Carbohydrates: Definition, Classification & Function


Carbohydrates are organic compounds that contain carbon, hydrogen, and oxygen.

The three major sources of carbohydrates in the human diet are sugars, starches, and cellulose.

Carbohydrates are an important source of energy for the body.

Carbohydrates can be classified by their chemical structures as either simple or complex.

What are carbohydrates?

Carbohydrates are the major macronutrients and primary energy sources for us. When we eat carbs, our body breaks them down into simple sugars for their absorption into the bloodstream. As the sugar level rises in the body, the pancreas releases insulin hormone. Insulin helps move sugar from the blood into the cells, where the sugar is utilized as an energy source. Every gram of carbohydrate provides four calories. 

Classification of carbohydrates

Carbohydrates are classified as simple and complex.

1. Simple carbohydrates: These are sugars containing one or two sugar molecules, due to which simple sugars act as an instant energy source. Table sugar, candies and refined grains are examples of simple carbohydrate food. Simple carbohydrates are further of two types:

  • Monosaccharides: Contains single sugar units like glucose, galactose (present in milk) and fructose (present in fruits).
  • Disaccharides: Contain two sugar molecules like lactose present in milk (glucose+galactose) and sucrose or table sugar (glucose + fructose).

2. Complex carbohydrates: Consist of long chains of sugar molecules and are present in fruits and whole grains containing dietary fibre.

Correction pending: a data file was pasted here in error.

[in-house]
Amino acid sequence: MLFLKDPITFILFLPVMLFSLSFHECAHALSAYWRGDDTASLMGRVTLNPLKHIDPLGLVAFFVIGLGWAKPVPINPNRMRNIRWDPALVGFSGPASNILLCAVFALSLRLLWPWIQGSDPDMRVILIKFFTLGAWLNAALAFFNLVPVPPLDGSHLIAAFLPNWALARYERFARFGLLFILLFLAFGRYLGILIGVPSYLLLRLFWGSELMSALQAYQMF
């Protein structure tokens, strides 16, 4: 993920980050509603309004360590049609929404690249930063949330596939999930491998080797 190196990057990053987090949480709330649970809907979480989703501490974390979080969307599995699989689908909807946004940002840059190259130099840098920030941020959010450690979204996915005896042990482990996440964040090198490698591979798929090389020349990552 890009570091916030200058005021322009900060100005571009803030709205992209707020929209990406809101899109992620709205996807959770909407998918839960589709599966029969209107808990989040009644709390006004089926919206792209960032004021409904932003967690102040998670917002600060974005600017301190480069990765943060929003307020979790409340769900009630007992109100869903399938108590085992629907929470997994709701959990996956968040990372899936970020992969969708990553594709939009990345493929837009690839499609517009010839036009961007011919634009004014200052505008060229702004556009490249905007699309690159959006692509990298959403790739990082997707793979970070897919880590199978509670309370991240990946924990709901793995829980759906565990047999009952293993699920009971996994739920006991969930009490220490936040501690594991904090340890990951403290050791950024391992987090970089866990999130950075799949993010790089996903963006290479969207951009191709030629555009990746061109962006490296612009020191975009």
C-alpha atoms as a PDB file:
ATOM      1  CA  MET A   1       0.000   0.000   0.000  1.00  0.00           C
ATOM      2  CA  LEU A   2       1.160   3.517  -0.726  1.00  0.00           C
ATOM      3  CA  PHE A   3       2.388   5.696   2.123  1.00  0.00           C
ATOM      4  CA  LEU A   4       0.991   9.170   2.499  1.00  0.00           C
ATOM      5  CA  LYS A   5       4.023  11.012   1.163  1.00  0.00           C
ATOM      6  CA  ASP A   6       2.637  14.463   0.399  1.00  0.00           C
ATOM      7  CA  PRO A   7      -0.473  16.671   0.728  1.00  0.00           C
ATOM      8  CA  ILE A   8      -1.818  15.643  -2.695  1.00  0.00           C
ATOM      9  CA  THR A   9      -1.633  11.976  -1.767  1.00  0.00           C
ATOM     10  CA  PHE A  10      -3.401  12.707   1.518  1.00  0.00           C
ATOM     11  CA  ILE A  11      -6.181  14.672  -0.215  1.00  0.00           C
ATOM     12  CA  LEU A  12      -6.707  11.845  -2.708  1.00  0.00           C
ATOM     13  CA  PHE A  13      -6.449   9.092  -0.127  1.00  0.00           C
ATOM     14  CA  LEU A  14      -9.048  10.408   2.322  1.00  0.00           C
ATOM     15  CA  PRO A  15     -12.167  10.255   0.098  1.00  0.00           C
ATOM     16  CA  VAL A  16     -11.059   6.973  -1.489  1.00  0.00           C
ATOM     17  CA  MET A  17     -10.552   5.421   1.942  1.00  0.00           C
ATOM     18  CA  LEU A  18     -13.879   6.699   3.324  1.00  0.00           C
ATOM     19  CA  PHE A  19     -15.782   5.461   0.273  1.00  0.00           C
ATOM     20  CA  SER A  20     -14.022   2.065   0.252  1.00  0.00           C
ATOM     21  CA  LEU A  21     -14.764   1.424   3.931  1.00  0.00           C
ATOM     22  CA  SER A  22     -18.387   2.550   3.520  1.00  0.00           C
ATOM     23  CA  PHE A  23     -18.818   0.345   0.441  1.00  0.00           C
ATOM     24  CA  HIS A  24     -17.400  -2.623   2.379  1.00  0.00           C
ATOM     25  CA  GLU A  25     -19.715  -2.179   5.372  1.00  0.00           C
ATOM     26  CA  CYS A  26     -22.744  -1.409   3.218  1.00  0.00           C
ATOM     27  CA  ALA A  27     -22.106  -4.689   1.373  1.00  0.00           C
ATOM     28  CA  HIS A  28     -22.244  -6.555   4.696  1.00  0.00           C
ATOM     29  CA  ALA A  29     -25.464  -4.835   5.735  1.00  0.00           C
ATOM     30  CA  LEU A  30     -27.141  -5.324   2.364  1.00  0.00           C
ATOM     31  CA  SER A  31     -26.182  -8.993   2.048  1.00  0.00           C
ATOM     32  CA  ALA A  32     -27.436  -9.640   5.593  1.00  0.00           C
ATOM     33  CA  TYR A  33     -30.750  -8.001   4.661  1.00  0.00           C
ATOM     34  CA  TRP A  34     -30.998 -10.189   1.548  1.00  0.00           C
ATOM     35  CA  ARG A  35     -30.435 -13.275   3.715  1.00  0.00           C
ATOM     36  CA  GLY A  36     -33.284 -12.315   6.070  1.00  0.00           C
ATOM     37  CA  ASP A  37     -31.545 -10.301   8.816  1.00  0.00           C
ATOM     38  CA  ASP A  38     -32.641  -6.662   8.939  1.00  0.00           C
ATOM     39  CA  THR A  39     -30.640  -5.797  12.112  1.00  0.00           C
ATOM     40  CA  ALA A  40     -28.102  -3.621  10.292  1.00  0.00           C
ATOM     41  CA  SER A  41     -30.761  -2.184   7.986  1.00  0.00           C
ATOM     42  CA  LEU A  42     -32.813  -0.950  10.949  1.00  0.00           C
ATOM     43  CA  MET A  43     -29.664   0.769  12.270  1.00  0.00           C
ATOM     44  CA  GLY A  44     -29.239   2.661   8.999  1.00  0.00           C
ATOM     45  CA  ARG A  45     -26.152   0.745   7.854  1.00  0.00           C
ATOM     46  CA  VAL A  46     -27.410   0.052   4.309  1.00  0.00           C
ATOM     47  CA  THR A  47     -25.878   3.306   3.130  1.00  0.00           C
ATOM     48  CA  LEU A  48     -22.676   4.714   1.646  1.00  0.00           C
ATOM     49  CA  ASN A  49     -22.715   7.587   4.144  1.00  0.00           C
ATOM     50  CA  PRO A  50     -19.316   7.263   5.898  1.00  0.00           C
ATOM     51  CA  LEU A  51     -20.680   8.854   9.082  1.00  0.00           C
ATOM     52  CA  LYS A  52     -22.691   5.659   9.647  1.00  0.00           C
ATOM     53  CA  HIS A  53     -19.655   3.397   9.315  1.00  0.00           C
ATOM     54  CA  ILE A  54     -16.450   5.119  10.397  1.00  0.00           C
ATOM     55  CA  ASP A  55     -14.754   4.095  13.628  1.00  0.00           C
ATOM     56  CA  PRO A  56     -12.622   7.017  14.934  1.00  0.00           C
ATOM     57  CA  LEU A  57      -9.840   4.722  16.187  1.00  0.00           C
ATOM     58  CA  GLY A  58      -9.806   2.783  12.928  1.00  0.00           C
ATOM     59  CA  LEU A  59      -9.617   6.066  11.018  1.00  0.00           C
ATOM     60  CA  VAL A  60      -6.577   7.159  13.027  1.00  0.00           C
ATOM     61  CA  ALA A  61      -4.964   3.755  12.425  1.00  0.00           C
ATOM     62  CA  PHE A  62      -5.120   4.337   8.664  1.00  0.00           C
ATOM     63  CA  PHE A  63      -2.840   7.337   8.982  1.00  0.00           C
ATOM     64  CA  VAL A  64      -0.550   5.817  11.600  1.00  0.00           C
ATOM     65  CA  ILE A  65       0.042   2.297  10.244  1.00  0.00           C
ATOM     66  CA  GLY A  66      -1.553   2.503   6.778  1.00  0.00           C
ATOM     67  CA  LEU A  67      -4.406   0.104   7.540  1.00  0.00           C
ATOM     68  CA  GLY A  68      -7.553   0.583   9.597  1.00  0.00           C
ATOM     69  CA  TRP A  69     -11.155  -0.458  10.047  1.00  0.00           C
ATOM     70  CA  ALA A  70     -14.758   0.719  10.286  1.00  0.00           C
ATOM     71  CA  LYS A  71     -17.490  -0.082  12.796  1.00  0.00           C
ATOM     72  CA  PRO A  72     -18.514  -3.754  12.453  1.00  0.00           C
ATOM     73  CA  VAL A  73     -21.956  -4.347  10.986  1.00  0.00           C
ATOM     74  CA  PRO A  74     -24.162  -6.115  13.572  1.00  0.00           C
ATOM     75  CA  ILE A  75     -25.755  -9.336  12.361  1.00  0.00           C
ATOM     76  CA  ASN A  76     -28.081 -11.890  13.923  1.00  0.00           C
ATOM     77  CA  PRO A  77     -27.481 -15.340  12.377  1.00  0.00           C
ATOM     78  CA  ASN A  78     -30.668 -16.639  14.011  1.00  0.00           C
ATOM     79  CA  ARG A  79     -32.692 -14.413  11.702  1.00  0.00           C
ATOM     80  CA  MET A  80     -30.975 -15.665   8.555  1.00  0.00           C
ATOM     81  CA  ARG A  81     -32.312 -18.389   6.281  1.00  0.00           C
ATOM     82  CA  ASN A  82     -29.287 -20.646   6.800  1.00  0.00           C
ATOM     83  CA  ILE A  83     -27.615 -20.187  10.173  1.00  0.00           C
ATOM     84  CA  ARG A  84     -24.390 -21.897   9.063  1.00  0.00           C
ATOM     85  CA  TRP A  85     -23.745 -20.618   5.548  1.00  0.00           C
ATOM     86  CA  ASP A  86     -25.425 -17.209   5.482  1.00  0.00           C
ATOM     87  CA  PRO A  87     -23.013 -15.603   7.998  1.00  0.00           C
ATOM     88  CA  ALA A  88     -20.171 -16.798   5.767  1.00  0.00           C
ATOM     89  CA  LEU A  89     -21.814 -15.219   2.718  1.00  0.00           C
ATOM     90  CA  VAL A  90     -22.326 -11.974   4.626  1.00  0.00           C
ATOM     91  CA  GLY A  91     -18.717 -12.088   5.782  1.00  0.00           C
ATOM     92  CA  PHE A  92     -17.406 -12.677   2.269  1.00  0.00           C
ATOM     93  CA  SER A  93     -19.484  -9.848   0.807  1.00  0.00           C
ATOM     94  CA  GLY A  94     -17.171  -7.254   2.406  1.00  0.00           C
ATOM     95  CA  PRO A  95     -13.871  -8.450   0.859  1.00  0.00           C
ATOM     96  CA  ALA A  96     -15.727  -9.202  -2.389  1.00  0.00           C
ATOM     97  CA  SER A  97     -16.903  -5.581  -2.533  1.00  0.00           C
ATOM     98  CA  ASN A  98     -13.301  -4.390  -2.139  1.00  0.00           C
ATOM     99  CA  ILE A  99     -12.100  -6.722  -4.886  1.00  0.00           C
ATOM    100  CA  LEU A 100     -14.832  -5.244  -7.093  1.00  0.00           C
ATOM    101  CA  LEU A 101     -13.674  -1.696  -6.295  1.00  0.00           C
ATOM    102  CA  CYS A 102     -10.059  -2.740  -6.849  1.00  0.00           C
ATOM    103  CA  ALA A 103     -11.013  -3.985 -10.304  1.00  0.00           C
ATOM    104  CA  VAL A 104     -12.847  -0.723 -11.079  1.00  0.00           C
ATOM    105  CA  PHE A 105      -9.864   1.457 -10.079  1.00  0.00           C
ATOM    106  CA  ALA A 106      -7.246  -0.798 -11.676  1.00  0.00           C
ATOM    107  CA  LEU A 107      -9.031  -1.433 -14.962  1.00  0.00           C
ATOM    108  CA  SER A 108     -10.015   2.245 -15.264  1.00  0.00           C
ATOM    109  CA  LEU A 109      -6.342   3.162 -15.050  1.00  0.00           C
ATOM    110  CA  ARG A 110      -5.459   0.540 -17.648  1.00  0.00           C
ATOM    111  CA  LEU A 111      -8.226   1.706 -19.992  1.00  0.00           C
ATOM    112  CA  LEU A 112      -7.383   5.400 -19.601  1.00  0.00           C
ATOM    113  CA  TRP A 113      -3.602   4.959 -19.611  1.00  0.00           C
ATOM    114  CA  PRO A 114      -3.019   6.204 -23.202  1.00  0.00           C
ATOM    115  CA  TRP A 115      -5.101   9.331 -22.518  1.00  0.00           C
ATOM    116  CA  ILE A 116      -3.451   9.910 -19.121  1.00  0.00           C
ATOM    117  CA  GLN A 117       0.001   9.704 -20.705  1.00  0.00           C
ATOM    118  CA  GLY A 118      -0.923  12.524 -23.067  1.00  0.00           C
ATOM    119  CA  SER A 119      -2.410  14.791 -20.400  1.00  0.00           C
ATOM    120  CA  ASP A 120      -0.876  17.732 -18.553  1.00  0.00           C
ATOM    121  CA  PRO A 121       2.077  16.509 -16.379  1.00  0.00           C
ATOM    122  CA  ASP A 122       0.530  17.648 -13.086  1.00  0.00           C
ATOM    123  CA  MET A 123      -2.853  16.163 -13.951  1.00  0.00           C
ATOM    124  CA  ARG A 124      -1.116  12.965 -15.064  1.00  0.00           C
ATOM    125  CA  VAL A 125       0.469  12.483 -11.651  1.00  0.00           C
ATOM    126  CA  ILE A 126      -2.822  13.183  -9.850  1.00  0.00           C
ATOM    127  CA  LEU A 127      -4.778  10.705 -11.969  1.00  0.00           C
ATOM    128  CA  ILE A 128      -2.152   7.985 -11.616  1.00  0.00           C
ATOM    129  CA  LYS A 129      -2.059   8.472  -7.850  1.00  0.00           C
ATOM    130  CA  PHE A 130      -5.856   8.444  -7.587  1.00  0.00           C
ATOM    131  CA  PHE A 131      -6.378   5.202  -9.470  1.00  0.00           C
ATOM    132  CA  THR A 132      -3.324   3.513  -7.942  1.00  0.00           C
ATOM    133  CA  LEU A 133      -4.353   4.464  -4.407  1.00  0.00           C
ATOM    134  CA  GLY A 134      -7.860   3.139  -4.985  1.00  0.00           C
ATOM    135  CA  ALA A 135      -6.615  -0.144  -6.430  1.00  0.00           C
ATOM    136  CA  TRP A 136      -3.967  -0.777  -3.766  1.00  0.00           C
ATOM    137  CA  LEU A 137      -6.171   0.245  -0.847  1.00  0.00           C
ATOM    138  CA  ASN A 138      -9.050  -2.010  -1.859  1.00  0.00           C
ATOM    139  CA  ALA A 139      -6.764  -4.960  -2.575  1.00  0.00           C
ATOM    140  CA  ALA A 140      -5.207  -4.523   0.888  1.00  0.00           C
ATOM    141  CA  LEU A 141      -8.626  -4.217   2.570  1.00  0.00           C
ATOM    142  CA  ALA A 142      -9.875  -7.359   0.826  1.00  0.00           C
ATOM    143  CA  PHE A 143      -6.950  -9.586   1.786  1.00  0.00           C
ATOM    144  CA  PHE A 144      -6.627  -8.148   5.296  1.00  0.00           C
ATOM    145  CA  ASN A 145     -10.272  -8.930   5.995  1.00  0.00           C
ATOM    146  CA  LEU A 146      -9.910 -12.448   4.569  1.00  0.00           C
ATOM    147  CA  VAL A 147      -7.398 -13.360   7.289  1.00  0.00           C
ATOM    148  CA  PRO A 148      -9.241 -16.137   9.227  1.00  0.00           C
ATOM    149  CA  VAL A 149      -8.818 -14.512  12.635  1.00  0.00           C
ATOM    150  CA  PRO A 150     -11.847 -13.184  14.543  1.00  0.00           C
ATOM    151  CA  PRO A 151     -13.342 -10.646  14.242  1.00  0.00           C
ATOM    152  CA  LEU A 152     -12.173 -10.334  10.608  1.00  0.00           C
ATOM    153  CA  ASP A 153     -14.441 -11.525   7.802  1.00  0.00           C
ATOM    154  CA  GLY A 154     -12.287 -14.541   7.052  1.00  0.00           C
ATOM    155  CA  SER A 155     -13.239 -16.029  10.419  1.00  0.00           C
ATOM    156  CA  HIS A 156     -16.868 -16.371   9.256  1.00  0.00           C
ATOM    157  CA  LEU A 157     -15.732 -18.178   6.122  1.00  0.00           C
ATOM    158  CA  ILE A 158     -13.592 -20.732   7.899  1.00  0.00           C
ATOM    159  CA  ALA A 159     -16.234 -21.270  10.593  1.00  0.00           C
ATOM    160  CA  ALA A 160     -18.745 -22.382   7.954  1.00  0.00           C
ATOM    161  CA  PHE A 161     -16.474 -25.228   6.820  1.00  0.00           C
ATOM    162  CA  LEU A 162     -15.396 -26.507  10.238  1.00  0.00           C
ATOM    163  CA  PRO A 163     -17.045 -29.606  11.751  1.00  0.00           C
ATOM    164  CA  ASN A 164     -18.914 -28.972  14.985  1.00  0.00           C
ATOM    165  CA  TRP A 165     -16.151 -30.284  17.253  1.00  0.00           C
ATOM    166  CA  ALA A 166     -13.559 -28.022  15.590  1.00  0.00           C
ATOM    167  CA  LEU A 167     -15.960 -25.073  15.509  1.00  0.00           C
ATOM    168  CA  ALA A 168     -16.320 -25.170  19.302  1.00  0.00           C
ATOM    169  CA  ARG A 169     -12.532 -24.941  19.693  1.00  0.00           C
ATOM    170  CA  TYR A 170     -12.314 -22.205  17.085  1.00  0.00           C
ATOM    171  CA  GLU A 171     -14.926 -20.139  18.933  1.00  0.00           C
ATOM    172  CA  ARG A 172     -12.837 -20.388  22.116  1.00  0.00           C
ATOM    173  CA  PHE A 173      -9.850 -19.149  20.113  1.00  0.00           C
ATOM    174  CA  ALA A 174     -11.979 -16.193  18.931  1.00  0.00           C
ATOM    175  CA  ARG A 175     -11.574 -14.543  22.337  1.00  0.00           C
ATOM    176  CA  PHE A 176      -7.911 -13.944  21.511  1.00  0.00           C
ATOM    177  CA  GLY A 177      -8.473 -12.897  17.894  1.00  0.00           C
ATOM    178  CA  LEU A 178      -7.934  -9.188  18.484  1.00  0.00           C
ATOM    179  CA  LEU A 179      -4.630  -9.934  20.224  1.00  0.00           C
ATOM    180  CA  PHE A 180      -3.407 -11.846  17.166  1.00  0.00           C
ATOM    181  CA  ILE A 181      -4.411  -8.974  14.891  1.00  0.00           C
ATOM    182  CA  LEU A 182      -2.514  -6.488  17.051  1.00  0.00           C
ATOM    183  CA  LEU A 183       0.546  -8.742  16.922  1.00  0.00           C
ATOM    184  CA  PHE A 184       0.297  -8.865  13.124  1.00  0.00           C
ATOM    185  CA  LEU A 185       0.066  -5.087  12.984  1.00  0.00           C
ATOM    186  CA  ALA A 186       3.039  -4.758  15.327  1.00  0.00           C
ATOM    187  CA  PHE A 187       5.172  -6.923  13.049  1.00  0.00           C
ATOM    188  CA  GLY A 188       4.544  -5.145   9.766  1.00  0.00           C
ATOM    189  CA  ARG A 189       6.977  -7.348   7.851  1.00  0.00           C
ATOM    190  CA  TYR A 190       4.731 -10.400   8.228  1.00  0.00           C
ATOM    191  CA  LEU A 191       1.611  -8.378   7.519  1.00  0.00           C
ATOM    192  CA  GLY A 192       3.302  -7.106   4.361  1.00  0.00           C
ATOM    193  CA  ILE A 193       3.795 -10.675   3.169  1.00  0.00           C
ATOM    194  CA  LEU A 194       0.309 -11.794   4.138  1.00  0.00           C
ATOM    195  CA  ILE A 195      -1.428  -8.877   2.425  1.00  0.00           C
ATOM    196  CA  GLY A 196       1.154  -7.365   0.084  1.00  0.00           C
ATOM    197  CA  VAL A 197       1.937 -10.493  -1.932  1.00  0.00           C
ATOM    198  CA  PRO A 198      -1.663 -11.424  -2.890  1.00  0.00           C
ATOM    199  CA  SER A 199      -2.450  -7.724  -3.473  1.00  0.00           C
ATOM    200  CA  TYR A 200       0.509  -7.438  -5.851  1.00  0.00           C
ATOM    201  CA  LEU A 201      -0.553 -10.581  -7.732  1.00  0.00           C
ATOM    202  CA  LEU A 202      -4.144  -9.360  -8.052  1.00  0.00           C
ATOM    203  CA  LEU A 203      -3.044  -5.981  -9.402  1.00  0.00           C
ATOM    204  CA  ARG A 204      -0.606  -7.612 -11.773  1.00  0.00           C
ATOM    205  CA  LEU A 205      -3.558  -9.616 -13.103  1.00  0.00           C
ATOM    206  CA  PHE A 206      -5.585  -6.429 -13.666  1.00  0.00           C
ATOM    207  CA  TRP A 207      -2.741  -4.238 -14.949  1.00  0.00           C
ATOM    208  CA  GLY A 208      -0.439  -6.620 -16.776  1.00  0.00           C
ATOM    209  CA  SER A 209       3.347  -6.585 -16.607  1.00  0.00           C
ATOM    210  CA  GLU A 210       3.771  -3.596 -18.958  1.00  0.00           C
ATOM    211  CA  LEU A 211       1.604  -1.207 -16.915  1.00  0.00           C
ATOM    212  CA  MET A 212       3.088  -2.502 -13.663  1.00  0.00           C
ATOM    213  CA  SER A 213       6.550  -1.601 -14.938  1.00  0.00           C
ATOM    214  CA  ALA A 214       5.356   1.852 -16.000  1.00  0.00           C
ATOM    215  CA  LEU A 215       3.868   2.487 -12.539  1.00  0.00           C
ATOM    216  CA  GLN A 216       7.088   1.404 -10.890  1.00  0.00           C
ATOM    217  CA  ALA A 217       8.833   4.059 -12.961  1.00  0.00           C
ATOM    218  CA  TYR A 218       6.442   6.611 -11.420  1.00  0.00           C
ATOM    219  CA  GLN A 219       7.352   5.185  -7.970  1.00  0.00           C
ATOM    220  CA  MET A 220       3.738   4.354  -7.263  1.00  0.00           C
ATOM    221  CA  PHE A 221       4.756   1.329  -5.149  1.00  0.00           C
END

• Polysaccharides: Consist of hundreds or thousands of sugar molecules and act as food stores for plants and animals. Examples include glycogen, starches present in potatoes, rice, and wheat.

Simple carbohydrates provide a rapid energy source, but the person soon feels hungry again. Complex carbohydrates keep us full for longer and have more health benefits than simple carbs.

Carbohydrates are mainly present in three forms in our food.

  1. Starch
  2. Sugar
  3. Dietary Fibre


Starches include multiple glucose units attached to each other. They are found in many foods, including root vegetables, legumes, and grains. Most starches are broken down to sugars by digestive enzymes, but some are resistant to digestive enzymes and do not get digested in the small intestine. Instead, it gets fermented by the bacteria present in the large intestine producing short fatty acids and becoming a form of fibre.


Sugary foods are a quick energy source as our body breaks down simple sugars quickly. As a result, blood sugar levels rise and then drop rapidly. 

Types of sugar:

  • Naturally occurring sugars, for example, milk sugar.
  • Added sugars added to processed foods like sweets, candies, canned fruits and desserts. Excess intake of such foods might result in obesity, type 2 diabetes, heart disease, and inflammation.

Dietary Fibre

Dietary fibre or roughage is an indigestible part of plant foods, for example, cellulose, hemicellulose, gums and mucilages. Diets rich in fibre such as nuts, seeds, cereals, fruits and vegetables have a favourable effect on health because their consumption decreases the incidence of several diseases. Our diets must include 25-40 g of dietary fibre per day, combining both types.

  • Soluble Dietary Fibre: This type dissolves in water to form a gel-like substance. It can assist in lowering blood cholesterol and glucose levels. Food sources include oats, peas, beans, apples, citrus fruits, carrots, barley and psyllium.